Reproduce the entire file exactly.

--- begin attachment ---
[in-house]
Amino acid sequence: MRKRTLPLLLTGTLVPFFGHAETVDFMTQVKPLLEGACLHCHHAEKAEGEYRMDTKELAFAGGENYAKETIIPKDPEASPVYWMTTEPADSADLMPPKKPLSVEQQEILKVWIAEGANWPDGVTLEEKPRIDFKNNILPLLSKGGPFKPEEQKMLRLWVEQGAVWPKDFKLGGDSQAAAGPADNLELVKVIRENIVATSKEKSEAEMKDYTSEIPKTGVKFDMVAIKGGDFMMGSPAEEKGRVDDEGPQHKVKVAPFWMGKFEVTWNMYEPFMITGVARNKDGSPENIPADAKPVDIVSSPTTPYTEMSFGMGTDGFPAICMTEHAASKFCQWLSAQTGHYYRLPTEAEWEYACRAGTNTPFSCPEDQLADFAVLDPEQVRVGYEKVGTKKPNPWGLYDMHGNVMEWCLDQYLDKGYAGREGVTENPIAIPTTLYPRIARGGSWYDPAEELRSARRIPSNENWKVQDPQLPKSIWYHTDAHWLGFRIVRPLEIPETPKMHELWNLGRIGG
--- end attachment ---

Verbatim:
[in-house]
Amino acid sequence: MRKRTLPLLLTGTLVPFFGHAETVDFMTQVKPLLEGACLHCHHAEKAEGEYRMDTKELAFAGGENYAKETIIPKDPEASPVYWMTTEPADSADLMPPKKPLSVEQQEILKVWIAEGANWPDGVTLEEKPRIDFKNNILPLLSKGGPFKPEEQKMLRLWVEQGAVWPKDFKLGGDSQAAAGPADNLELVKVIRENIVATSKEKSEAEMKDYTSEIPKTGVKFDMVAIKGGDFMMGSPAEEKGRVDDEGPQHKVKVAPFWMGKFEVTWNMYEPFMITGVARNKDGSPENIPADAKPVDIVSSPTTPYTEMSFGMGTDGFPAICMTEHAASKFCQWLSAQTGHYYRLPTEAEWEYACRAGTNTPFSCPEDQLADFAVLDPEQVRVGYEKVGTKKPNPWGLYDMHGNVMEWCLDQYLDKGYAGREGVTENPIAIPTTLYPRIARGGSWYDPAEELRSARRIPSNENWKVQDPQLPKSIWYHTDAHWLGFRIVRPLEIPETPKMHELWNLGRIGG